Joule’s experiments resulted in a statement that ” the change of a state of a body inside an adiabatic enclosure from a given initial state to a given final state involve the same amount of work by whatever means the process is carried out”

This statement is a preliminary formulation of the

“First Law of Thermodynamics”


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Similar to the following relation:

  • W=potential energy of body m at position 2 (mgh2)-potential energy of body m at position 1 (mgh1)

    For a body of mass m when lifted in a gravitational field, g, from height h, to height H (where W is the work done on the body); and also when particle with charge q, is moved in a electric field from point at potential Q1, to point a potential Q2, the work done, W, on the charged particle is given as,

  • W=electric energy at point 2(qQ2) - electric energy at point 1(qQ1)

    It is possible to write, for the joule adiabatic process in which W is done on a body,as a result of which it’s state moved from state A to state BW=UB-UA

    In describing the sign of work in this case, W will be positive by convention, if the work is done on the system, UB > UAand thus W will be negative if the work is done by the system UB <UA


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In Joule’s experiment, the change in the state of the adiabatically contained water was measured as a temperature of the water. The same temperature rise, and hence the same change of state, could have been produced by placing the water in a thermal contact with a source of heat and allowing heat q to flow into the water. In describing the sign of q, it is by convention to assign a positive value of q if heat flows into the body (endothermic process) and negative value for q if heat flows out of the body (exothermic process); hence q = (UB –UA).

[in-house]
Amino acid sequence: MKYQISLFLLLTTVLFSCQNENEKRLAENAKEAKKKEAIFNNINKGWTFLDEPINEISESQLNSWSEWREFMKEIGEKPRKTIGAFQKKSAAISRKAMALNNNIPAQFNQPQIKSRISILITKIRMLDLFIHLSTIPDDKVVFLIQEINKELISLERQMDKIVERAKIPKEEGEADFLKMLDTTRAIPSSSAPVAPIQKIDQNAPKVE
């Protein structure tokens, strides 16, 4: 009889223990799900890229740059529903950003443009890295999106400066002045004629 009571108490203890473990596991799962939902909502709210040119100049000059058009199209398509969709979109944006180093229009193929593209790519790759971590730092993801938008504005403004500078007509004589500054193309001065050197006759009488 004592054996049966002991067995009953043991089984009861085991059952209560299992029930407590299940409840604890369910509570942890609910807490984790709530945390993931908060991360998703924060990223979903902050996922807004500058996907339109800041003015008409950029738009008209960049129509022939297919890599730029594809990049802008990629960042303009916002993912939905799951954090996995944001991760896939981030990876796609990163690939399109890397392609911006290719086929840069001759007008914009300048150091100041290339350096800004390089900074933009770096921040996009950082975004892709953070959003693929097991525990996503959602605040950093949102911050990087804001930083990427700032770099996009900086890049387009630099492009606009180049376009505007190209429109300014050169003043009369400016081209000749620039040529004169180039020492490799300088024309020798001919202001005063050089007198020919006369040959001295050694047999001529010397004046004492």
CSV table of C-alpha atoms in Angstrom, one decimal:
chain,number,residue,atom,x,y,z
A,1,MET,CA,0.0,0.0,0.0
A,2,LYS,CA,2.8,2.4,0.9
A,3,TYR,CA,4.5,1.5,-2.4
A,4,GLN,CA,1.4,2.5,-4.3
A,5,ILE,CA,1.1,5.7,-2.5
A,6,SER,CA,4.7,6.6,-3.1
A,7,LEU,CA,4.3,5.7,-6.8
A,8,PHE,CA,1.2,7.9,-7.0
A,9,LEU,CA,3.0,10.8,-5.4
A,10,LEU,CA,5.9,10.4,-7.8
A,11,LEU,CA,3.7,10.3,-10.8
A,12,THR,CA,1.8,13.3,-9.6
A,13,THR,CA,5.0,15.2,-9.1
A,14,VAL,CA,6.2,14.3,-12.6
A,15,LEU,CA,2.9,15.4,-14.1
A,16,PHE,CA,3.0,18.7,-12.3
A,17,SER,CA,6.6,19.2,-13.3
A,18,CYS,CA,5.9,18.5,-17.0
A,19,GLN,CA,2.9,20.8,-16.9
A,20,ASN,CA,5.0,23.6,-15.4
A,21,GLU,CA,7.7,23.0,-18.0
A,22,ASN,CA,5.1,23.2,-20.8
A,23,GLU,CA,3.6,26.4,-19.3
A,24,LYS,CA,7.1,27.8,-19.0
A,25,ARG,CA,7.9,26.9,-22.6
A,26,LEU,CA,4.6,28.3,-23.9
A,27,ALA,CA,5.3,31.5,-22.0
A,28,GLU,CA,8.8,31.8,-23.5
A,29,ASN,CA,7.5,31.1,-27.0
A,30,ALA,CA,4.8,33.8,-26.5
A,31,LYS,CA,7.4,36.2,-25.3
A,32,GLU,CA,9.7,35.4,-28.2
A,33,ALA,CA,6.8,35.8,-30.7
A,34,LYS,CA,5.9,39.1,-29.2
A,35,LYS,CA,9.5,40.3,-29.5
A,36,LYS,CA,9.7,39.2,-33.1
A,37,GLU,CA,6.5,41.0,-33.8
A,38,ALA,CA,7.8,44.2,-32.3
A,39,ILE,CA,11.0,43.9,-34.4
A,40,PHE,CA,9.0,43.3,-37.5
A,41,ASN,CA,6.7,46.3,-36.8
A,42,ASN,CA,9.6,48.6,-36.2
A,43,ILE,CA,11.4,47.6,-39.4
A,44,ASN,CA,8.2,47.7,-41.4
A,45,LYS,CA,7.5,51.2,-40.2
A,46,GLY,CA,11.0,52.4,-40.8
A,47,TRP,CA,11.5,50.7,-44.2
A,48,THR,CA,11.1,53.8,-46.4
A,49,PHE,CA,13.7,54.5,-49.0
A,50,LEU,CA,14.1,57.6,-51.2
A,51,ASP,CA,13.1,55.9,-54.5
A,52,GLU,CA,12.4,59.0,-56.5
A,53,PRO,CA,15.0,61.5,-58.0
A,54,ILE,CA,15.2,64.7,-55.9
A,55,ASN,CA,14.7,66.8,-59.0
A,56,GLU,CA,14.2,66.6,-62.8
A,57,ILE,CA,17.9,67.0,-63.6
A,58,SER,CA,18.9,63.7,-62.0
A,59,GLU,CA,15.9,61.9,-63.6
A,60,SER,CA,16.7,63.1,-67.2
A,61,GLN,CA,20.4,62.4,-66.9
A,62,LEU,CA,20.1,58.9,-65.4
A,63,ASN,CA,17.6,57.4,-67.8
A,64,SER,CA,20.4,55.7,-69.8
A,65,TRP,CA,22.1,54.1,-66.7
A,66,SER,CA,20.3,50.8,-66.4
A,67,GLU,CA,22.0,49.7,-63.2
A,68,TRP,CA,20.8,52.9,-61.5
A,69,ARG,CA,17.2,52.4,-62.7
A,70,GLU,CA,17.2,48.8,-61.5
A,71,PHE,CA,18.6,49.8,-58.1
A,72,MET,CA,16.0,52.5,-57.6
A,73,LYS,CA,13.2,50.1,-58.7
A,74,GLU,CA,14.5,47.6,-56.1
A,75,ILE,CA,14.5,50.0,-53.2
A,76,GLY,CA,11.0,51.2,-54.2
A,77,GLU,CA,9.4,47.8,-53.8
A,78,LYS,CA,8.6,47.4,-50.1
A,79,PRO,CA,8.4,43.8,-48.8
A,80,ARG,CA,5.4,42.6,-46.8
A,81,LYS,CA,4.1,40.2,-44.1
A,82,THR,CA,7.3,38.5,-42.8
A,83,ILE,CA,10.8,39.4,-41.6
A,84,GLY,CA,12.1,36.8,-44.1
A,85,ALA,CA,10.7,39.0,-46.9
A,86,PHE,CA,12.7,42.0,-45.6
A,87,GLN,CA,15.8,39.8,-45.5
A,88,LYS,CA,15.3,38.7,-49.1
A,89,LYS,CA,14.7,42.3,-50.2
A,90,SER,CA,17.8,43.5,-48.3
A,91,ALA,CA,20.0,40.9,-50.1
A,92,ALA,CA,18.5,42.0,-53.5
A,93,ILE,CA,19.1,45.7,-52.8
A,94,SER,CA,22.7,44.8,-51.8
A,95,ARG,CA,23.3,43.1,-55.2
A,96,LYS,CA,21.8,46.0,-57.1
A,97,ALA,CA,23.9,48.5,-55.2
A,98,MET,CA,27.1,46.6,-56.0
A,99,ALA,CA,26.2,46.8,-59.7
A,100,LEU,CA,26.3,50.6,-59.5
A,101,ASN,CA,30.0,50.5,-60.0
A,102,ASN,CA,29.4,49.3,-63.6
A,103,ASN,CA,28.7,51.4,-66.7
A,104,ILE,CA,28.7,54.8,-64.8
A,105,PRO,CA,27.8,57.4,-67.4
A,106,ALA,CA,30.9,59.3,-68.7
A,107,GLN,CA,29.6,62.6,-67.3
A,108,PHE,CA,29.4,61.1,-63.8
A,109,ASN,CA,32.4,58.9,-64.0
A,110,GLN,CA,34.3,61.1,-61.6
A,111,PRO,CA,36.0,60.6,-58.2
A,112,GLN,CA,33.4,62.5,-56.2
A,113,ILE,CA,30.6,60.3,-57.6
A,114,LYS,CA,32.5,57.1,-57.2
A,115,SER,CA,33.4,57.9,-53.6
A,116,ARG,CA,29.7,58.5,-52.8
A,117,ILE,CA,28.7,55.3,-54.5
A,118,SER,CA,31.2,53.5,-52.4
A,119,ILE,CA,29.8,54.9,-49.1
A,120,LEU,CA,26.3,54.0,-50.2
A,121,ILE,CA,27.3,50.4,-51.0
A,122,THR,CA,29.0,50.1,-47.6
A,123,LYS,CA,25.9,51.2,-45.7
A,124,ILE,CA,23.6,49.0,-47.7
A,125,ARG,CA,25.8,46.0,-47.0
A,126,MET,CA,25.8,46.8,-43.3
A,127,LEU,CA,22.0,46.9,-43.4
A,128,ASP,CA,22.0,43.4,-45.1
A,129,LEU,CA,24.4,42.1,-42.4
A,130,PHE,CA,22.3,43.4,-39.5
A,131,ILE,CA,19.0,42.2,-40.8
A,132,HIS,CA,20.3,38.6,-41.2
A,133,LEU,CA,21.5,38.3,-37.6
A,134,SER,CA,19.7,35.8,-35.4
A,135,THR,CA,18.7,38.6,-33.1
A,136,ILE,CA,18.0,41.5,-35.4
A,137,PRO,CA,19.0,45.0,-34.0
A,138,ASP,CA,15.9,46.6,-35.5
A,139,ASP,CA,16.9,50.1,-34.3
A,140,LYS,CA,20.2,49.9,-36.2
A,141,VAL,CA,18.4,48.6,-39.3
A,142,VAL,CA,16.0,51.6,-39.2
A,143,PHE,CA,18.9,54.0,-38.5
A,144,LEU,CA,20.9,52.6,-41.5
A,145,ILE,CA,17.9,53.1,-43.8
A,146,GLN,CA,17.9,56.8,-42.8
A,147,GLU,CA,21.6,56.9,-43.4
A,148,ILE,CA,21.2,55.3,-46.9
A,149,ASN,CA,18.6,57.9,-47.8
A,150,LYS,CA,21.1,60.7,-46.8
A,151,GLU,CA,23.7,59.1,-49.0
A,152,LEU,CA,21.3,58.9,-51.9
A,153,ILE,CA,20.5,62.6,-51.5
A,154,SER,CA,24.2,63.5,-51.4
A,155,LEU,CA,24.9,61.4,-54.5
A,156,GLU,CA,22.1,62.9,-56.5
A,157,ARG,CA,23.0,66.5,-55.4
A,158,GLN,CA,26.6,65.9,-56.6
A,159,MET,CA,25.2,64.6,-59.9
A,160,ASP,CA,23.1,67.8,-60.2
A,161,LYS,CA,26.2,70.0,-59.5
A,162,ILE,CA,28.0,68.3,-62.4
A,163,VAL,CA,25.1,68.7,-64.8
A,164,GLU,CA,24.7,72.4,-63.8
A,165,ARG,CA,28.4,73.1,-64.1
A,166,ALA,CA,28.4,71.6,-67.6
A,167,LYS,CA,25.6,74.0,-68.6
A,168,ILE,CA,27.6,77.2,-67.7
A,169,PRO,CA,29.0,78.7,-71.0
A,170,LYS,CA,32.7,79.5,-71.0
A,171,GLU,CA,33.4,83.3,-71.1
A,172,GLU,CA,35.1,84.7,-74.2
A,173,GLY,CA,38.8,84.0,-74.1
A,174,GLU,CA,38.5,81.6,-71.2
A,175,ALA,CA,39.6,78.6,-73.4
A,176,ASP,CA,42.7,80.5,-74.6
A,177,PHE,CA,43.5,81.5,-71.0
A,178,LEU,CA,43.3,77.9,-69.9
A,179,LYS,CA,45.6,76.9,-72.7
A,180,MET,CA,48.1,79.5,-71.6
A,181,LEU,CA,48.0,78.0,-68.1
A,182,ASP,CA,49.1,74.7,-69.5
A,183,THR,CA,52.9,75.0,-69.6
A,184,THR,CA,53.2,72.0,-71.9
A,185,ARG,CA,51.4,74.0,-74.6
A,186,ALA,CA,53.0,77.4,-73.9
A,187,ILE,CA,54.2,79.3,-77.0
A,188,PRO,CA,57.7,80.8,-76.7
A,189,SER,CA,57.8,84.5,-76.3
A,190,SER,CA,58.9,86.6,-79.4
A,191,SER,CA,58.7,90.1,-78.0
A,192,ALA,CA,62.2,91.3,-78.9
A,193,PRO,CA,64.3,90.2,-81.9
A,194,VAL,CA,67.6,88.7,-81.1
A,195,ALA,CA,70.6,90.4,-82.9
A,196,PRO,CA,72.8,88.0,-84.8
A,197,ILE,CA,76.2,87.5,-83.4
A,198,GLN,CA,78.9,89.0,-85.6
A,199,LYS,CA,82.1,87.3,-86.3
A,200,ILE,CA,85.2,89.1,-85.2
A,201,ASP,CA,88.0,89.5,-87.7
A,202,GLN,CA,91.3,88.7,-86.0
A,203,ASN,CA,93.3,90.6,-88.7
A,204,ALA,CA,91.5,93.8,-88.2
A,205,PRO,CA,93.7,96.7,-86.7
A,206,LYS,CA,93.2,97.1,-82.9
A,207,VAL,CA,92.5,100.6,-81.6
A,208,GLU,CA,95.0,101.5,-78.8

Now for a body which absorbs heat q and work W is performed on it, it is possible to show that:

∆U = q + w → (1)

Let us first consider that a thermodynamic system changes its state A to state B` as a result of heat flow q from a heat reservoir to the system, then:

Q = UB` - UA


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If the body is adiabatically isolated, i.e. the path is defined, the work W done on the system causes a change from state UB`to state UB, thus:

W = UB - UB`

Therefore,

q + w = (UB` - UA) + (UB - UB`)

= UB – UA

Or ∆U = q + w